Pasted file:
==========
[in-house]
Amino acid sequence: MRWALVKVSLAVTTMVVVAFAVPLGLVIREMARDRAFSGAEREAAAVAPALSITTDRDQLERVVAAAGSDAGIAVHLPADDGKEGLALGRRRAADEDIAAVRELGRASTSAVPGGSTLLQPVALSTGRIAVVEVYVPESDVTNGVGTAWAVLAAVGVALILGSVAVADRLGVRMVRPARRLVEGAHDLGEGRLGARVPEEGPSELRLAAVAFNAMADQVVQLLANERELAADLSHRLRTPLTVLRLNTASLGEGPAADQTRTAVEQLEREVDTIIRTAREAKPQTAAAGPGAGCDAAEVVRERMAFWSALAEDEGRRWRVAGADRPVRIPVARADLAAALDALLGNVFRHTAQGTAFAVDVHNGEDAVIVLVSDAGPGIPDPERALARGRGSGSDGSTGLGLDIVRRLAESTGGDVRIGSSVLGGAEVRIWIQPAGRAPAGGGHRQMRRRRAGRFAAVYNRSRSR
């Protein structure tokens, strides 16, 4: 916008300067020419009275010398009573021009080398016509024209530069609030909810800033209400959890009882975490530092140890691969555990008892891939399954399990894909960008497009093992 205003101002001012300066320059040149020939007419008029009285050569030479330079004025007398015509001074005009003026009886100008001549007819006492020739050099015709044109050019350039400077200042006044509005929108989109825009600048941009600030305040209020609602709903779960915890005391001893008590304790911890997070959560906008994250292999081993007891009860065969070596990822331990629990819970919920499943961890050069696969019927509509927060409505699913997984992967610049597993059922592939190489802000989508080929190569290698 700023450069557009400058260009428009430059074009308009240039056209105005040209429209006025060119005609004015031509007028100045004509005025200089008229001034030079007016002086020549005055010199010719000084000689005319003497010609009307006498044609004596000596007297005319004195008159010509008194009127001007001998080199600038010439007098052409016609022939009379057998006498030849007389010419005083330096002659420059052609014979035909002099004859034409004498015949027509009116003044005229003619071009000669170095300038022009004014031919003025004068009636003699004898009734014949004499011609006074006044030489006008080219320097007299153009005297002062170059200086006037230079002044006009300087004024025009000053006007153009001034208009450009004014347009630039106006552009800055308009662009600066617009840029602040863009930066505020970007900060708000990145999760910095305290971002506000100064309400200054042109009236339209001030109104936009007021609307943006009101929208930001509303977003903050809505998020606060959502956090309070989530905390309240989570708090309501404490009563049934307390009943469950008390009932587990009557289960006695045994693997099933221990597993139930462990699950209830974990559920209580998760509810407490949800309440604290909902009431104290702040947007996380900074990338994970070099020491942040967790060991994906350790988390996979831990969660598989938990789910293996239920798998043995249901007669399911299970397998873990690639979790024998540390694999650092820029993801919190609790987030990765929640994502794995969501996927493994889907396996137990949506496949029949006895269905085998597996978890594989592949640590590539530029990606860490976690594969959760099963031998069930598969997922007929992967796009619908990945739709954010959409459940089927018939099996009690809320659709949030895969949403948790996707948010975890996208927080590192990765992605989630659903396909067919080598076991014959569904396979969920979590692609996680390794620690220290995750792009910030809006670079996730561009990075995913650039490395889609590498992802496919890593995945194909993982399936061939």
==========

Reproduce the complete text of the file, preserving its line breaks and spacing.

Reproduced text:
[in-house]
Amino acid sequence: MRWALVKVSLAVTTMVVVAFAVPLGLVIREMARDRAFSGAEREAAAVAPALSITTDRDQLERVVAAAGSDAGIAVHLPADDGKEGLALGRRRAADEDIAAVRELGRASTSAVPGGSTLLQPVALSTGRIAVVEVYVPESDVTNGVGTAWAVLAAVGVALILGSVAVADRLGVRMVRPARRLVEGAHDLGEGRLGARVPEEGPSELRLAAVAFNAMADQVVQLLANERELAADLSHRLRTPLTVLRLNTASLGEGPAADQTRTAVEQLEREVDTIIRTAREAKPQTAAAGPGAGCDAAEVVRERMAFWSALAEDEGRRWRVAGADRPVRIPVARADLAAALDALLGNVFRHTAQGTAFAVDVHNGEDAVIVLVSDAGPGIPDPERALARGRGSGSDGSTGLGLDIVRRLAESTGGDVRIGSSVLGGAEVRIWIQPAGRAPAGGGHRQMRRRRAGRFAAVYNRSRSR
């Protein structure tokens, strides 16, 4: 916008300067020419009275010398009573021009080398016509024209530069609030909810800033209400959890009882975490530092140890691969555990008892891939399954399990894909960008497009093992 205003101002001012300066320059040149020939007419008029009285050569030479330079004025007398015509001074005009003026009886100008001549007819006492020739050099015709044109050019350039400077200042006044509005929108989109825009600048941009600030305040209020609602709903779960915890005391001893008590304790911890997070959560906008994250292999081993007891009860065969070596990822331990629990819970919920499943961890050069696969019927509509927060409505699913997984992967610049597993059922592939190489802000989508080929190569290698 700023450069557009400058260009428009430059074009308009240039056209105005040209429209006025060119005609004015031509007028100045004509005025200089008229001034030079007016002086020549005055010199010719000084000689005319003497010609009307006498044609004596000596007297005319004195008159010509008194009127001007001998080199600038010439007098052409016609022939009379057998006498030849007389010419005083330096002659420059052609014979035909002099004859034409004498015949027509009116003044005229003619071009000669170095300038022009004014031919003025004068009636003699004898009734014949004499011609006074006044030489006008080219320097007299153009005297002062170059200086006037230079002044006009300087004024025009000053006007153009001034208009450009004014347009630039106006552009800055308009662009600066617009840029602040863009930066505020970007900060708000990145999760910095305290971002506000100064309400200054042109009236339209001030109104936009007021609307943006009101929208930001509303977003903050809505998020606060959502956090309070989530905390309240989570708090309501404490009563049934307390009943469950008390009932587990009557289960006695045994693997099933221990597993139930462990699950209830974990559920209580998760509810407490949800309440604290909902009431104290702040947007996380900074990338994970070099020491942040967790060991994906350790988390996979831990969660598989938990789910293996239920798998043995249901007669399911299970397998873990690639979790024998540390694999650092820029993801919190609790987030990765929640994502794995969501996927493994889907396996137990949506496949029949006895269905085998597996978890594989592949640590590539530029990606860490976690594969959760099963031998069930598969997922007929992967796009619908990945739709954010959409459940089927018939099996009690809320659709949030895969949403948790996707948010975890996208927080590192990765992605989630659903396909067919080598076991014959569904396979969920979590692609996680390794620690220290995750792009910030809006670079996730561009990075995913650039490395889609590498992802496919890593995945194909993982399936061939």